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In a parallel universe, the Leader was the President of the Republic of Great Britain and was believed to be an alternate version of the third incarnation of the Time Lord known as the Doctor. (PROSE: Timewyrn: Revelation)


This universe's version of the Second Doctor selected one of the bodies offered to him by the Time Lords after his trial. (PROSE: Timewyrm: Revelation, TV: The War Games) Like his counterpart, this version of the Doctor was banished to Earth in the 20th century.

His TARDIS materialised in 1930s England, as opposed to the 1970s where his counterpart was sent, where he became an ally of Oswald Mosley. The two were regulars at the Revolutionary Arms pub in Westminster, and a photo from the era showed the Doctor drawing a beer for one of his colleagues — in public, he projected a kind avuncular personality, covering a cold and ruthless core.

After Mosley was assassinated while giving a speech at the Free Trade Hall in Manchester in 1936, the Doctor became the new leader of the revolutionary movement helping to craft Mosley's legacy as a martyr of the British people, and subsequently claimed Mosley's title of "Leader" for himself. (PROSE: I, Alastair)

In 1943, the revolution finally arrived, the old democratic regime collapsed and numerous executions were carried out on the Leader's orders, ostensibly those who had conspired to assassinate Mosley, including, among others, the British Royal Family. (PROSE: I, Alastair, TV: Inferno)

The Leader's bodyguards and physicians were aware of his great age and alien biology, but this was generally dismissed as fanaticism by most Party members. He could no longer regenerate, as the Time Lords had taken this ability from him. (PROSE: I, Alastair)

By 1968, the Leader had become irritable and paranoid, sacking members of his Cabinet for perceived slights and failings, demoting Arthur Fless, Director of Information, to a remote colonial posting in West Africa for failing to locate an illegal radio transmitter interrupting RBC broadcasts with anti-Party propaganda in the London area. His health had severely declined and he was visibly elderly as his age caught up with him; he spent two months at his seaside retreat in Bognor Regis to convalesce from a condition afflicting his hearts but suffered a stroke soon after, confining him to a wheelchair. The Cabinet had started jockeying for power on assumption the Leader would not survive much longer, but he still retained his intelligence and cunning. (PROSE: I, Alastair)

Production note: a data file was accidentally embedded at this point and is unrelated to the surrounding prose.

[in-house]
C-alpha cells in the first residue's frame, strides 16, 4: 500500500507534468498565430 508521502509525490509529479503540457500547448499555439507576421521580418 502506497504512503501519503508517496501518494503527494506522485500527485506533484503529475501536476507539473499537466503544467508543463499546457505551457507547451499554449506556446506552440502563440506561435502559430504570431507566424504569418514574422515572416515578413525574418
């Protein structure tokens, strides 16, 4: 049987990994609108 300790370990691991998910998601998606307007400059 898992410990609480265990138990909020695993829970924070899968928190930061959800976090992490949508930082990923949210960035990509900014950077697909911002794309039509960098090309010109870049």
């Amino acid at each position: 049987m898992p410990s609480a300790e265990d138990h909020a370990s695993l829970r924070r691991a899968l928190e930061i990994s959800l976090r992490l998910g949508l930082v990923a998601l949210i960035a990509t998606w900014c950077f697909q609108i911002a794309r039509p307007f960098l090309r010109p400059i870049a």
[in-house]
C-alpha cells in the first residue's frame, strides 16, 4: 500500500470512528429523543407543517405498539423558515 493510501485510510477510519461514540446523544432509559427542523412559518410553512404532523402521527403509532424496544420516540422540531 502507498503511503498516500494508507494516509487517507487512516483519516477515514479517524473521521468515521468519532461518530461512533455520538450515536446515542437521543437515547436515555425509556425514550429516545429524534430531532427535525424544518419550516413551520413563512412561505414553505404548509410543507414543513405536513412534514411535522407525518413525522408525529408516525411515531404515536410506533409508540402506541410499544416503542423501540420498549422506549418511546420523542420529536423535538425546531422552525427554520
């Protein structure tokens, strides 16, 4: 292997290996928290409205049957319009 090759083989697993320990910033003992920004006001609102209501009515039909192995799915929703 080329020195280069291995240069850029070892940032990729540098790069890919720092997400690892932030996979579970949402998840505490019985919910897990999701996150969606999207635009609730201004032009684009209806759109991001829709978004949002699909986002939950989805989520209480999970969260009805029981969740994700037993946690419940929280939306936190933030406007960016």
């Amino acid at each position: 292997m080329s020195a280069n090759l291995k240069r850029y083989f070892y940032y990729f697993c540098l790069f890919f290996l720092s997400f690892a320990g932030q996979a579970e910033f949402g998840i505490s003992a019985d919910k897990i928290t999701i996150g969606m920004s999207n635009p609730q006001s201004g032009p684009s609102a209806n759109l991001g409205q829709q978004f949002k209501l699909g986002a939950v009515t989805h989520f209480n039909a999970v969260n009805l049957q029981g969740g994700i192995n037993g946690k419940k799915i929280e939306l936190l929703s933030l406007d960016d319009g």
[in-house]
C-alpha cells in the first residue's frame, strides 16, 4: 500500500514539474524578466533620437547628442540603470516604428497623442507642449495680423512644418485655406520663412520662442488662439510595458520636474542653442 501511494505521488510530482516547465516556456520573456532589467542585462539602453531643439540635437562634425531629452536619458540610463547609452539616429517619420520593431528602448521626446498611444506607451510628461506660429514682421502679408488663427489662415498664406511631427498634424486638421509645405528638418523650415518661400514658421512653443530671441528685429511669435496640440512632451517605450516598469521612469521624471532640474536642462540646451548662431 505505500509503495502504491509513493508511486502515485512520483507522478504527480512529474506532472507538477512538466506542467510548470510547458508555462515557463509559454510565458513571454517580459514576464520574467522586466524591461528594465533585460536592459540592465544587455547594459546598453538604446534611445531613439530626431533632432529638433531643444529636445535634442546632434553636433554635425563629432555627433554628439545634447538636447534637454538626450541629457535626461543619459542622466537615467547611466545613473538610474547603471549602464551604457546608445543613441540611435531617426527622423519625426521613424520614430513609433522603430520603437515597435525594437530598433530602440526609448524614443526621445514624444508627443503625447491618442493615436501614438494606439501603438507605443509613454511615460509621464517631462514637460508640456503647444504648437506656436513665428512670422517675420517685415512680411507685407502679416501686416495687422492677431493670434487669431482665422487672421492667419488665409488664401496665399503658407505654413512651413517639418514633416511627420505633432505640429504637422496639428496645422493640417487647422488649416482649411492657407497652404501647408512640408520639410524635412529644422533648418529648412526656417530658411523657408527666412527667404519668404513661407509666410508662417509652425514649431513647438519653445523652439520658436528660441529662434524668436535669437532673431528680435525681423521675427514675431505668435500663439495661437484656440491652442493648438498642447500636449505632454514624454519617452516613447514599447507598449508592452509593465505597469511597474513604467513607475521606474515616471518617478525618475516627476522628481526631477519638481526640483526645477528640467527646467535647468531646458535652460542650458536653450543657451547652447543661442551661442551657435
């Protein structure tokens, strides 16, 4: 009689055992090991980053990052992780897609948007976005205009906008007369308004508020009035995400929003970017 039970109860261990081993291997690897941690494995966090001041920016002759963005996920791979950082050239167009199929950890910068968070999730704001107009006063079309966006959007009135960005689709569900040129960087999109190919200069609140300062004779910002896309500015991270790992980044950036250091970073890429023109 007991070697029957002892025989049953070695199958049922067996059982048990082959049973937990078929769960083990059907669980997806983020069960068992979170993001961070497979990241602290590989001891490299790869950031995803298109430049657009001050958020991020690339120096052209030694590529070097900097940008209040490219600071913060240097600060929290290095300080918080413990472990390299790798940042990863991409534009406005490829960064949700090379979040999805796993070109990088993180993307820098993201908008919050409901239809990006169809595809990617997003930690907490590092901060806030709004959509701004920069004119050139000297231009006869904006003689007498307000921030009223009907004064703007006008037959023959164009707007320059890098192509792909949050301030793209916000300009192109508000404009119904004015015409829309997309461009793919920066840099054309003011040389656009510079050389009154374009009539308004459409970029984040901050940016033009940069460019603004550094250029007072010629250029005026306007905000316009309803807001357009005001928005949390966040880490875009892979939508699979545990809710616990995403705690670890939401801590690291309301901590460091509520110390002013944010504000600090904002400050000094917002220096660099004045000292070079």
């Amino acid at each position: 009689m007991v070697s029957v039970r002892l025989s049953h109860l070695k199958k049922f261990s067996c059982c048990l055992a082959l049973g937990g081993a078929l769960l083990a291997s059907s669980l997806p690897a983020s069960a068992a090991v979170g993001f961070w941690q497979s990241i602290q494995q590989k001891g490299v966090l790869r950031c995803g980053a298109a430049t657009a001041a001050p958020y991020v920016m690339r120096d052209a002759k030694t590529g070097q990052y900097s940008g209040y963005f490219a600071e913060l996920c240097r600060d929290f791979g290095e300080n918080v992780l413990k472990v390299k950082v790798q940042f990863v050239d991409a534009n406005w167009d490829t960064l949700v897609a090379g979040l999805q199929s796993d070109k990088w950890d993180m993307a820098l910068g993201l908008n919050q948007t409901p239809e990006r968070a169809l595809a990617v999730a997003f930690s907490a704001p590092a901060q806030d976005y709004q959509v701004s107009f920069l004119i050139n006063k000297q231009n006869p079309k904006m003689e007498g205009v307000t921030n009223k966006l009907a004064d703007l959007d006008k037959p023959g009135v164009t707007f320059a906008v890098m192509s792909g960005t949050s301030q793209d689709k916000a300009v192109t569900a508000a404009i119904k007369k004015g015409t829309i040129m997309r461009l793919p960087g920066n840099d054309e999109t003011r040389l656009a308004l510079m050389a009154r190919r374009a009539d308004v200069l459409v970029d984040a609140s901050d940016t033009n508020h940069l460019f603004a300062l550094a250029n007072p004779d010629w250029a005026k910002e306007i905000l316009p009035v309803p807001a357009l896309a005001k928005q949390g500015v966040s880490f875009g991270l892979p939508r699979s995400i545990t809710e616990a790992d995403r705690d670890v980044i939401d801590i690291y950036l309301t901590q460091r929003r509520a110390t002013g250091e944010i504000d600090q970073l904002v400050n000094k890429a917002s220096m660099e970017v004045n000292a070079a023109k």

The Leader was killed in 1968 when Gordon Lethbridge-Stewart opportunistically used his wheelchair as a battering ram during an alien attack on Downing Street. After his death, the Leader's popularity with the public remained high and years later portraits and posters of him remained omnipresent to cement the legitimacy of President Lethbridge-Stewart's regime. (PROSE: Night of the Intelligence, I, Alastair)

However, according to another account, the Leader perished in the 1970s when a secret British science project conducted at Eastchester, which involved drilling beneath Earth's crust to gain access to pockets of a potential new energy source, went terribly wrong — not only releasing an unidentifiable green, viscous substance that transformed humans into savage werewolf-like creatures on contact, but also enough energy to devastate the planet beyond recovery. (PROSE: The Face of the Enemy)

During a conversation with the Seventh Doctor, the Third Doctor recalled the face on the poster in the hut at the Inferno Project, and described its similarity to the one offered to him by the Time Lords, concluding the Leader was an alternative incarnation of his. (PROSE: Timewyrm: Revelation, TV: The War Games)

Behind the scenes[]

  • Revelation is not specific about which of the faces offered by the Time Lords in The War Games was chosen. It is likely the third one, rejected by the Second Doctor for being "too thin".
  • A black-and-white photograph of the BBC special effects designer Jack Kine were used to depict the Leader on the UNITY IS STRENGTH poster in the Technical Store, the Doctor's hut on the regular Earth timeline; and the framed picture on the wall of Brigade Leader Lethbridge-Stewart's office in Inferno. However, the Leader never appears on-screen in person and there is no on-screen evidence to suggest that the Doctor and the Leader had any connection; this connection was made only in the novels.
  • It remains unclear as to whether the Leader who perished in the devastation of Earth following the disastrous events at Eastchester in the 1970s was the alternate Doctor or Gordon Lethbridge-Stewart.
  • Robert Mammone, interviewed in 2021, noted that the Leader's paranoia and tendency to play cabinet members off against each other are based on Josef Stalin. He also admitted that when writing it, he'd forgotten about Paul Cornell's implication that the Inferno Earth ruler was a version of the Doctor; "in my head, the Leader was just another in a long line of very human tyrants".[1]
  1. Interview in Doctor Who - The Mind-Blowing Secret Of This 1970 Photo.